§  Add a note hereTrade-down/out. The employee has the option to sacrifice some or all of the employer contribution and receive cash or other benefits instead.
§  Add a note herePersonal pensions and stakeholder pensions. The employee has the option to have the employer contribution paid into his or her private pension plan.
Add a note hereEmployer pension contributions are not subject to employer or employee national insurance contributions. Hence, taking an additional employer contribution in lieu of salary is more NI effective than the employee making additional voluntary contributions (AVCs).

Add a note hereFlexible Pensions - Final Salary
Add a note hereMost organizations choose not to flex final salary pension schemes. This is partly due to pricing complications and partly due to the communications challenge. Pricing is complicated because the cost of final salary pension provision depends on:
§  Add a note hereindividual factors such as age, sex, health and rate of career advancement;
§  Add a note heremacroeconomic elements such as investment returns, salary inflation, etc;
§  Add a note herehow long the employee stays with the organization and the reason for leaving.
Add a note hereNotwithstanding the above, a number of organizations have flexed final salary schemes with varying degrees of success. Often a fairly simple approach is taken with a fixed cost being associated with a particular accrual rate. This is easy to explain and is intuitively fair. Nevertheless, this approach will lead to winners and losers and may impact on long- term company costs.

Add a note hereFlexible Private Medical Insurance
Add a note hereFlexibility may be provided by allowing employees to:
§  Add a note heresell cover for family members;
§  Add a note heresell cover for themselves;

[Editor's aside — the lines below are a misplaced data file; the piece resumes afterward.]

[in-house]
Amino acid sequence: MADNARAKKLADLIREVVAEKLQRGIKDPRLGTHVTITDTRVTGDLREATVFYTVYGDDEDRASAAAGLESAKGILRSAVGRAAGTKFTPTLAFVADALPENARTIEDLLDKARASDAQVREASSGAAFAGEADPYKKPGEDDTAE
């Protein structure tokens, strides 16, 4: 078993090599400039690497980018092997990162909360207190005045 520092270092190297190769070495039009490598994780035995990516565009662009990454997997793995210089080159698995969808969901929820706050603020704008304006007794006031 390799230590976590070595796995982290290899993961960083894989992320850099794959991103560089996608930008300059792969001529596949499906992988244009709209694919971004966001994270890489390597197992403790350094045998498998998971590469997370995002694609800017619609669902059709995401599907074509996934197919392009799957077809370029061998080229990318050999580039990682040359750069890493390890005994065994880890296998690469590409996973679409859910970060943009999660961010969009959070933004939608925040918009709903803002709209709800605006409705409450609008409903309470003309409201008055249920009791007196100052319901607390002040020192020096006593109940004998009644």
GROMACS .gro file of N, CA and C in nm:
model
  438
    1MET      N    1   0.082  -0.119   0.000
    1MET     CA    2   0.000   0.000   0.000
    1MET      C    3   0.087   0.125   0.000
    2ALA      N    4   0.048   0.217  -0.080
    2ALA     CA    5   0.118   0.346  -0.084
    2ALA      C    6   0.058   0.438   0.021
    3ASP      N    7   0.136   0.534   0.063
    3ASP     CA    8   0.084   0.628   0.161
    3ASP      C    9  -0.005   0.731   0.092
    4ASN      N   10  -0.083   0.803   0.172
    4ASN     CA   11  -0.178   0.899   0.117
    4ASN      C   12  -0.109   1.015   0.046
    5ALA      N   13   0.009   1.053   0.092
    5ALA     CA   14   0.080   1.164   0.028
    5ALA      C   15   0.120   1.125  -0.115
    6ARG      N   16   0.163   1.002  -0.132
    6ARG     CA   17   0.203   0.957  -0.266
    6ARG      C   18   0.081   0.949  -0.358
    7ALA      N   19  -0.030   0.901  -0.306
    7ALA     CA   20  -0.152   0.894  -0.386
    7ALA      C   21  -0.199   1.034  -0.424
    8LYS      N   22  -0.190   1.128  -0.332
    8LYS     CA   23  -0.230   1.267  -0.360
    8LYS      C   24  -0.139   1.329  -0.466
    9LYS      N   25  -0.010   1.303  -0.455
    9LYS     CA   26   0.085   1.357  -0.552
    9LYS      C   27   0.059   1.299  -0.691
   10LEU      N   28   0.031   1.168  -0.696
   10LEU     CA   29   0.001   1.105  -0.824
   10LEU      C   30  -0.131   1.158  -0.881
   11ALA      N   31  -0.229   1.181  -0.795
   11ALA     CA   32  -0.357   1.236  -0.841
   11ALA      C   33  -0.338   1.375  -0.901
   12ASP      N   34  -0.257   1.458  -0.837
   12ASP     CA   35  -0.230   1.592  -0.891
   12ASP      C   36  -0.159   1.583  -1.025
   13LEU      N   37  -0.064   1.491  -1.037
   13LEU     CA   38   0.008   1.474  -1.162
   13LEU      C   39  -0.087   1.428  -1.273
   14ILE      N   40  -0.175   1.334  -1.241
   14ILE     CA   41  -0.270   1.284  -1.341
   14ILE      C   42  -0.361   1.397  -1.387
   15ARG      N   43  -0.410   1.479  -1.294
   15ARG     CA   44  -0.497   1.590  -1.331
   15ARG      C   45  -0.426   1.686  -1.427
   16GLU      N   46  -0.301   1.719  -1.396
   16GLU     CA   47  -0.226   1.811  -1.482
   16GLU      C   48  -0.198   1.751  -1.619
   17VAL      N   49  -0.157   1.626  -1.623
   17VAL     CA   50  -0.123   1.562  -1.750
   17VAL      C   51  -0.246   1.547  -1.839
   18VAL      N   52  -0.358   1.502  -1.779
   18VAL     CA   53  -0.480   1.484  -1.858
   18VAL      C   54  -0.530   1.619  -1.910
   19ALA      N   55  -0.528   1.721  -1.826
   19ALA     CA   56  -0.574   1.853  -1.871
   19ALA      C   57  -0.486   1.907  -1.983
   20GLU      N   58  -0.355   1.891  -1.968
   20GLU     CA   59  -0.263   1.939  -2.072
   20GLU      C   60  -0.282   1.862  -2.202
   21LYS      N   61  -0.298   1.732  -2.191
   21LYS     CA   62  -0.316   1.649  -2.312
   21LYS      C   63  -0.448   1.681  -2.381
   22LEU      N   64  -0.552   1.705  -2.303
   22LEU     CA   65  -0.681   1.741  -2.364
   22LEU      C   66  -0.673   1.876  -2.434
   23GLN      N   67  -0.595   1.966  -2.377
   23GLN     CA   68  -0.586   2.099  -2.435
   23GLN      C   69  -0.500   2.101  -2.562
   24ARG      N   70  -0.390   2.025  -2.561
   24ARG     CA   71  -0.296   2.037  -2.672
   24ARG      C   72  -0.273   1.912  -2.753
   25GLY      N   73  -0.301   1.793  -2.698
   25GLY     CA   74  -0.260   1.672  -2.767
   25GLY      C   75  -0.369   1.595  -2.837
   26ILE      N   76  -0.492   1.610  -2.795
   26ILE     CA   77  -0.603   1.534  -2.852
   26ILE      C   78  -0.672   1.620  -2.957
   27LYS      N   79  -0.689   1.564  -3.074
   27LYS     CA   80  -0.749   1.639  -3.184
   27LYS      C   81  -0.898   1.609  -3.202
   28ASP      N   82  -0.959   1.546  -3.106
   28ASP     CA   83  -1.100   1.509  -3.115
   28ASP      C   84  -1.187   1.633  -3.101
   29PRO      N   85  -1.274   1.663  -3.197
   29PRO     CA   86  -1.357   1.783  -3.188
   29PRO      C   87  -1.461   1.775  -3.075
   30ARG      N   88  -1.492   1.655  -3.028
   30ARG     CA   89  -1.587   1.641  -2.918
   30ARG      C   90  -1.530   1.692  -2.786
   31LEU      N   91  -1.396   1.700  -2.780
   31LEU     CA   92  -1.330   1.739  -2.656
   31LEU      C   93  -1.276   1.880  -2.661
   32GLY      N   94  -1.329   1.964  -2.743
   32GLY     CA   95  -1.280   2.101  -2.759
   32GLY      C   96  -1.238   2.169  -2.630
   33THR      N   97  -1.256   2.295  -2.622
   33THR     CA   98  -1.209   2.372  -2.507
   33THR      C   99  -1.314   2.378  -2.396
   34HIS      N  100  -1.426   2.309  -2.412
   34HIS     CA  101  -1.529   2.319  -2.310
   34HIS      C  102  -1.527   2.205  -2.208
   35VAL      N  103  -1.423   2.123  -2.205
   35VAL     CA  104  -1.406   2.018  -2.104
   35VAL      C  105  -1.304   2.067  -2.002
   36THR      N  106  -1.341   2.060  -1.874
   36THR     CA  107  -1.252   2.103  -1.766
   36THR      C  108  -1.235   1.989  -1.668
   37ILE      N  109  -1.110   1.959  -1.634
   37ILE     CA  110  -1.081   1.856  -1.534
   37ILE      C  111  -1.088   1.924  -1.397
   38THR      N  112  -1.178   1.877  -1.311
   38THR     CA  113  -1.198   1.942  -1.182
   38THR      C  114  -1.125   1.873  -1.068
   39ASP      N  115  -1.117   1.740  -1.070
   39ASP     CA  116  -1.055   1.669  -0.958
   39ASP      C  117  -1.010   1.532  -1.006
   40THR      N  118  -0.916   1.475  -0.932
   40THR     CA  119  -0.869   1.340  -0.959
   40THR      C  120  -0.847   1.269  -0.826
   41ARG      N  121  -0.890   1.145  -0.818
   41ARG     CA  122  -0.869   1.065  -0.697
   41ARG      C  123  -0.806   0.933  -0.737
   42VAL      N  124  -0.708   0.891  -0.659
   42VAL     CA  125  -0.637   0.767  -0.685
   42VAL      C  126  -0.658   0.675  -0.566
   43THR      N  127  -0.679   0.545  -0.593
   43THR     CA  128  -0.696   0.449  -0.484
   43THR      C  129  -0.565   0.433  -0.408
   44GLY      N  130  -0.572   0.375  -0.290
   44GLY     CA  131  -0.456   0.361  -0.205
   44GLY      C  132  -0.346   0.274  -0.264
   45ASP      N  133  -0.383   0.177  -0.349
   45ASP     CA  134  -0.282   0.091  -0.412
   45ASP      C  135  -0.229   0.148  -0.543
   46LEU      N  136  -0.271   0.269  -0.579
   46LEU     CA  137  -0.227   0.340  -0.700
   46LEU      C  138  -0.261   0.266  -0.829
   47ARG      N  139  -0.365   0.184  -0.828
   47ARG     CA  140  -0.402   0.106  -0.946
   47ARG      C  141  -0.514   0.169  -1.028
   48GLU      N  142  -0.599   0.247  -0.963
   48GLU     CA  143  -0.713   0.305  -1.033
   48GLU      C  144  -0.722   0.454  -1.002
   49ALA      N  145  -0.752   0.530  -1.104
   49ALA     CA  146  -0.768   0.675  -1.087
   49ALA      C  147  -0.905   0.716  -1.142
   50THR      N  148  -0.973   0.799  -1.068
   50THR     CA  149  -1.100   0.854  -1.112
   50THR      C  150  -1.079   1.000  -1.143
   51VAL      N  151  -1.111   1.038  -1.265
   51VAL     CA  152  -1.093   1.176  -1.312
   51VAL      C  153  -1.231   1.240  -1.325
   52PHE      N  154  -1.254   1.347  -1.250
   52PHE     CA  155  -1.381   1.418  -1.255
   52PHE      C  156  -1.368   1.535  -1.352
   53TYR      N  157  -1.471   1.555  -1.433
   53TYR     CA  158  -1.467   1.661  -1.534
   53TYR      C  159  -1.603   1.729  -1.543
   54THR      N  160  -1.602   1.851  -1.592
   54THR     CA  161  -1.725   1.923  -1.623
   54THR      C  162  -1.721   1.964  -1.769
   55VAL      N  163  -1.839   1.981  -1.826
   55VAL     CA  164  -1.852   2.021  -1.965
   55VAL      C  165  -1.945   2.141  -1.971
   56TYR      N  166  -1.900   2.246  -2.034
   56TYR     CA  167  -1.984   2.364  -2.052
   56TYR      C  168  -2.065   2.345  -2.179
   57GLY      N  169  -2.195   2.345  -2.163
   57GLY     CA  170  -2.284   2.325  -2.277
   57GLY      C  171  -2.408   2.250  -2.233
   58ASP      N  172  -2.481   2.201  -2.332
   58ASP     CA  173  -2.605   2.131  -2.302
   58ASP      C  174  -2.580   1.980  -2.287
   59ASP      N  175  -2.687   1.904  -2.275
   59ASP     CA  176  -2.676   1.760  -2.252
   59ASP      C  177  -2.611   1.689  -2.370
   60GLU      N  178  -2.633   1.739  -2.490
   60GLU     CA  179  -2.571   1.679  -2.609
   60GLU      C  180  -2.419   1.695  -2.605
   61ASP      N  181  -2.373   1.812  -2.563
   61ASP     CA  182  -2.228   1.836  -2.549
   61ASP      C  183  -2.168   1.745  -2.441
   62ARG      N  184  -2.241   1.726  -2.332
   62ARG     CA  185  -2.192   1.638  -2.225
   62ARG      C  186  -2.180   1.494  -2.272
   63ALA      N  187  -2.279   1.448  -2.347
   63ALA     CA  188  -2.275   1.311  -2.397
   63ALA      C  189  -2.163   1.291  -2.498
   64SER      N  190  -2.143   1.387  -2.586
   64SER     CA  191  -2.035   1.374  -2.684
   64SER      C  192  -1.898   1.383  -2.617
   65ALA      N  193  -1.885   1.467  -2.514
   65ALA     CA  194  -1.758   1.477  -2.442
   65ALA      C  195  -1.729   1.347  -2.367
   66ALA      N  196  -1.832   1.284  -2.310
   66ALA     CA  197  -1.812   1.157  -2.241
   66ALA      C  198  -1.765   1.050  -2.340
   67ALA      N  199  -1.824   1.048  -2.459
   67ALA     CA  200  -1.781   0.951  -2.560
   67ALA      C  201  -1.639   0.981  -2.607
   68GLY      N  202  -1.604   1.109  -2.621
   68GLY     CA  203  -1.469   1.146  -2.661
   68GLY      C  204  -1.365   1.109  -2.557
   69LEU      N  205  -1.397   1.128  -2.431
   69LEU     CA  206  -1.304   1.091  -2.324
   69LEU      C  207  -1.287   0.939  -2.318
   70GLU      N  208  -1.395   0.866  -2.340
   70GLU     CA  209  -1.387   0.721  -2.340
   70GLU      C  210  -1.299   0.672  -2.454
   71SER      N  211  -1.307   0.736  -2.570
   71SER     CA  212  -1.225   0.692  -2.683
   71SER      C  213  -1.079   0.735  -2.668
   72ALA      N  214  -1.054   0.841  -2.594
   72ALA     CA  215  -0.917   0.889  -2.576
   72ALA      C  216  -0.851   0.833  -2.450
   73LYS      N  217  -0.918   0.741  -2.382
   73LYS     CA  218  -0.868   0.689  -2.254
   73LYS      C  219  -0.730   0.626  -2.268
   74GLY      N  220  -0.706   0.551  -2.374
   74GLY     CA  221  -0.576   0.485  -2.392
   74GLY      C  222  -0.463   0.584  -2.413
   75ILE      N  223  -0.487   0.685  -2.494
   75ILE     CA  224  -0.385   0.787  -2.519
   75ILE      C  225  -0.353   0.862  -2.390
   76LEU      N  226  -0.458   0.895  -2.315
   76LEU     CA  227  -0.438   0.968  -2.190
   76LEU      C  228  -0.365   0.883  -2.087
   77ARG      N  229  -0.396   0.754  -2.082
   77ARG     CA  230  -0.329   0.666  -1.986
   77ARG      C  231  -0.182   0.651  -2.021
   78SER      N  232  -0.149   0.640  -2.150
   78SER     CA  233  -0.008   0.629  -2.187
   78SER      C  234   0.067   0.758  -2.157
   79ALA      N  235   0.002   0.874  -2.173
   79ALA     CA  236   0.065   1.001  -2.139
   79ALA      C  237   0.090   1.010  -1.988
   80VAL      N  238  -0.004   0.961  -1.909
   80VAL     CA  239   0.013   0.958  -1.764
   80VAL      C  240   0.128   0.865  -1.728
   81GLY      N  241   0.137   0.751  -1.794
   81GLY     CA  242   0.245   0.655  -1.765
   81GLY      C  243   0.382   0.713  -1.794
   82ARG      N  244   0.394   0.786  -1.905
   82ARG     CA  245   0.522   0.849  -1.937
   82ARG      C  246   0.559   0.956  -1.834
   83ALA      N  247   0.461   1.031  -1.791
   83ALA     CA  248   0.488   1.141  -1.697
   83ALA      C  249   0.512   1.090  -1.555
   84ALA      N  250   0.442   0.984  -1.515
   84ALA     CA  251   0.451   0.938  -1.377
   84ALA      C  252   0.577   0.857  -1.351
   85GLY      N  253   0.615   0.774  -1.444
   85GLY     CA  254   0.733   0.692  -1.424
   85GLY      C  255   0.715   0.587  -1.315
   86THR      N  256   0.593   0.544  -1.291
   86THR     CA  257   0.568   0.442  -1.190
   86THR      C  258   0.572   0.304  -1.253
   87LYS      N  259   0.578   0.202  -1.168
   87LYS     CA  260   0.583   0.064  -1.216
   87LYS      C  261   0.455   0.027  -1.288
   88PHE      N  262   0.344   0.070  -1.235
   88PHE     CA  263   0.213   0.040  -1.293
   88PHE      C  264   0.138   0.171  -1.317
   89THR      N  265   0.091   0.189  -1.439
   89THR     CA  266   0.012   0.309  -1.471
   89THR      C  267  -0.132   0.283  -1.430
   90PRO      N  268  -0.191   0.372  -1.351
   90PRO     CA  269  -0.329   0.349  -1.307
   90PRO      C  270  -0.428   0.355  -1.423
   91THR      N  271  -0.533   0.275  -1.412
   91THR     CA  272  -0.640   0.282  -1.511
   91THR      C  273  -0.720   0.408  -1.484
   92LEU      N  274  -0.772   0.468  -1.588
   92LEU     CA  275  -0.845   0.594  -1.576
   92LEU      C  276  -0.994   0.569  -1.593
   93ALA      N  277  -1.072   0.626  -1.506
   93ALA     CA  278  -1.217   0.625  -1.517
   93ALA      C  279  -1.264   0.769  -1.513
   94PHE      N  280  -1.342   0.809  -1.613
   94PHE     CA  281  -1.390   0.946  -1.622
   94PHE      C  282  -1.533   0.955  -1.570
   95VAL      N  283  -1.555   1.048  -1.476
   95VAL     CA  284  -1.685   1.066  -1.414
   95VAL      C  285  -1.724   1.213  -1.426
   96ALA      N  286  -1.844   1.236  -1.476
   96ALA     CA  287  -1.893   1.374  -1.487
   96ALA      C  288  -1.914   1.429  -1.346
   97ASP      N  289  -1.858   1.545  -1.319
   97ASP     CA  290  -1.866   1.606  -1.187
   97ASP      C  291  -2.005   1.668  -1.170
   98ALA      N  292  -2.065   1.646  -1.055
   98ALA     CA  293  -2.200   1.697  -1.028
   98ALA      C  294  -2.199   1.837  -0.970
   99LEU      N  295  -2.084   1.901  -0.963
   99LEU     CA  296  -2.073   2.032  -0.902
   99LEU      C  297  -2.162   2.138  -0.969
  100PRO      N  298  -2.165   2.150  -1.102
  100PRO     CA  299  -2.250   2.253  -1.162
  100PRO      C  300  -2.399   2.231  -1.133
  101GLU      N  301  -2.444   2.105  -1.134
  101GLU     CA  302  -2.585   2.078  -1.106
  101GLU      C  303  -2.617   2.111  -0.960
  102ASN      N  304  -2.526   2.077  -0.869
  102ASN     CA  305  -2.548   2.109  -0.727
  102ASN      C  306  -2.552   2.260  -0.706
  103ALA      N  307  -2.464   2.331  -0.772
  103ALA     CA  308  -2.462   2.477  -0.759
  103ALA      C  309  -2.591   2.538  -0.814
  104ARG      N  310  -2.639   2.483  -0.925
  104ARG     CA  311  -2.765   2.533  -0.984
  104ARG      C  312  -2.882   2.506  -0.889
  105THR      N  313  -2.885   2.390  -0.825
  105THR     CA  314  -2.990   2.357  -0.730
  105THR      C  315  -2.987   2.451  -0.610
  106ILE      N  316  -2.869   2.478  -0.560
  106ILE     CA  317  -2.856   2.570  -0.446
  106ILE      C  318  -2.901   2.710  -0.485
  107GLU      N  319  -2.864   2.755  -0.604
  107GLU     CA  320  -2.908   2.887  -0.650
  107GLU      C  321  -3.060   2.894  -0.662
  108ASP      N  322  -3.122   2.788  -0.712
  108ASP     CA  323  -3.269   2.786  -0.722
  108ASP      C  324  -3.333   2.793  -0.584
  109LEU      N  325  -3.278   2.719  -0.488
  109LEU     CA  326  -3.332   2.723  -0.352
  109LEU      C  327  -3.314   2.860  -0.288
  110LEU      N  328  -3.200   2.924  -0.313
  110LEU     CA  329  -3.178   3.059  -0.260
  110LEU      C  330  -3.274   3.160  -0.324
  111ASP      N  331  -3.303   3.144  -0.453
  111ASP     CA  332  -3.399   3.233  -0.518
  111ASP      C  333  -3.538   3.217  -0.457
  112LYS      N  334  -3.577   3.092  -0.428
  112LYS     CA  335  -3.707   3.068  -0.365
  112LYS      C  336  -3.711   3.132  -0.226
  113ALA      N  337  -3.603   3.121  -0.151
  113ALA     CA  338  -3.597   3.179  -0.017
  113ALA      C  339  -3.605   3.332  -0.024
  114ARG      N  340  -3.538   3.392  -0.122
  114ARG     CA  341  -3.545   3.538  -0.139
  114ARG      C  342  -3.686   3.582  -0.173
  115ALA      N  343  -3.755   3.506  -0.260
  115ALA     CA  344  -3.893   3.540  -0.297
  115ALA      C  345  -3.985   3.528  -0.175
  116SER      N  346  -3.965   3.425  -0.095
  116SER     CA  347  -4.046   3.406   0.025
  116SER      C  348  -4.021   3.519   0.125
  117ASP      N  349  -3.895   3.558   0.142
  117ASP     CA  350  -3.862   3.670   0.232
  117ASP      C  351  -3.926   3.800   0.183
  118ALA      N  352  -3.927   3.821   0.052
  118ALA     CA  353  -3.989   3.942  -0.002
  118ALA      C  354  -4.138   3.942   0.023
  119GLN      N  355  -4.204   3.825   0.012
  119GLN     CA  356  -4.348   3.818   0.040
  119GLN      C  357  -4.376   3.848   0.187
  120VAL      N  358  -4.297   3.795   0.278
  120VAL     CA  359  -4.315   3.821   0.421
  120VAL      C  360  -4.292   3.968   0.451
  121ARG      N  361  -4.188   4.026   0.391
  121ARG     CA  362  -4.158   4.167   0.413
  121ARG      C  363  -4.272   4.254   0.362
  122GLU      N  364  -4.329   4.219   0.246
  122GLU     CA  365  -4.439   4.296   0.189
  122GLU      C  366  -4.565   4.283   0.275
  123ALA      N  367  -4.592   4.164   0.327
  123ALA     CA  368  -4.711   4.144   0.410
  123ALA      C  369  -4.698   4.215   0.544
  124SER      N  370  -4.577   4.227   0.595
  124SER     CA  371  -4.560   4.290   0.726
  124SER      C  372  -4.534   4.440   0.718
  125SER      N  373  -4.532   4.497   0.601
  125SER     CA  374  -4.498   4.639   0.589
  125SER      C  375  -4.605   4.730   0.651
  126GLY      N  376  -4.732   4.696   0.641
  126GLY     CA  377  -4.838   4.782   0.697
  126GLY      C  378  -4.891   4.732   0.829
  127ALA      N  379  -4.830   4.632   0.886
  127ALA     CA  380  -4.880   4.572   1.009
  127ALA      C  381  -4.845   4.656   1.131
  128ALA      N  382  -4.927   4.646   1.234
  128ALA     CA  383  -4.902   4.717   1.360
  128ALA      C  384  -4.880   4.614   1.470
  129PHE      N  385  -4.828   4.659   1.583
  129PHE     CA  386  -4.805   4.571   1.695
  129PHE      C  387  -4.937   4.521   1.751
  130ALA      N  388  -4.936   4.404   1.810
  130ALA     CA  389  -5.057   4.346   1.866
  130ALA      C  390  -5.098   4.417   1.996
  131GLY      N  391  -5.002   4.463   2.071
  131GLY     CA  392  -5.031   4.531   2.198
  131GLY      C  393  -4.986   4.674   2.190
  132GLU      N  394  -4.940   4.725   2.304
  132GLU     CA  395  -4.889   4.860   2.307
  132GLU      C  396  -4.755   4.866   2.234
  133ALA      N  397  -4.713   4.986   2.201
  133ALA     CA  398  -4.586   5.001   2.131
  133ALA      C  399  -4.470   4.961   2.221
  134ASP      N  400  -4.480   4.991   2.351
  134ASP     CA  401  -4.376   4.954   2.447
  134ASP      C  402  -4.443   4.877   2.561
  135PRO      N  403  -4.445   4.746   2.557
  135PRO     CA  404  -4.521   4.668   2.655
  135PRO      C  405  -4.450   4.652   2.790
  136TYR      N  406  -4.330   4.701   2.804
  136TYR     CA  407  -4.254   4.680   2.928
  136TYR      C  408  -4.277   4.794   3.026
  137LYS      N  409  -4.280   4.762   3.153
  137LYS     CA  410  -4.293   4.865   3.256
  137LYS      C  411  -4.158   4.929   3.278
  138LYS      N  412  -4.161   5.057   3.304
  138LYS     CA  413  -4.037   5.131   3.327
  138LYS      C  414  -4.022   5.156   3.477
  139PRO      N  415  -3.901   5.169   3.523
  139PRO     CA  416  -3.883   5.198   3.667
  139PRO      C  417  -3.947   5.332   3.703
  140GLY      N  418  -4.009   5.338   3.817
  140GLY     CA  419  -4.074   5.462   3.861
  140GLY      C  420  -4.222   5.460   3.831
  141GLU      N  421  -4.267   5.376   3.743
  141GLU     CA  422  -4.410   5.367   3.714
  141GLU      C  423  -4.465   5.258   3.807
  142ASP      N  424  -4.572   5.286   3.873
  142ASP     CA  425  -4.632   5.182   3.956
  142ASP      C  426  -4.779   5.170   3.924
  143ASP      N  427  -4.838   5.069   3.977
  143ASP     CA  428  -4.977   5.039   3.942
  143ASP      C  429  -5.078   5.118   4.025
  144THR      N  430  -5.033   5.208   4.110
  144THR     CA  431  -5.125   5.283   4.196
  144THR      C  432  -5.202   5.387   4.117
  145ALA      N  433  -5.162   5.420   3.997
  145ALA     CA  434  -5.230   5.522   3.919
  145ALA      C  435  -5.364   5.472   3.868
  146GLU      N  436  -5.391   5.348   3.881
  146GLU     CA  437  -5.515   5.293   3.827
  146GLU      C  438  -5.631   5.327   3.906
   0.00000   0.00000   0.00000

§  Add a note herebuy cover for themselves (if not already provided);
§  Add a note herebuy cover for family members (if not already provided).
Add a note hereMany employers do not allow selling of cover for the employee unless he or she is covered under another policy. This reflects: 1) the need for employees to receive prompt treatment and return to work, and 2) a need to restrain flexibility to avoid 'selection' risks and cost increases (see below).

Add a note hereFlexing Insurance Benefits
Add a note hereWhen flexing insurance benefits, it is important to recognize that offering flexibility can push up premiums due to 'adverse selection'. Selection is the process whereby people who expect to claim on insurance policies are more likely to take out cover than others. In a traditional group insurance policy where all eligible employees are covered, the risk of selection is quite low; if, however, employees are given a choice of cover, the risk of selection increases.
Add a note hereSelection is a particular problem where there are cross-subsidies. For example, in a healthcare scheme the insurer will consider the demographic make-up of the population and the claims history to date, but for a large population will normally charge premiums on a per-head basis. However, older or less healthy employees are more likely to claim than others and hence for them the policy is arguably more valuable. Consequently, if employees are given a choice over their cover, healthier employees may opt out and older and/or less healthy employees remain in the scheme. This will, over time, drive up costs.
Add a note hereSelection is a potential problem for flexible benefits plans and can apply to all forms of insurance. If an insurer judges the selection risk to be high, it may push up the premiums, impose restrictions on cover or even refuse to cover a scheme. Therefore most flex schemes impose limits on the frequency and extent of choices.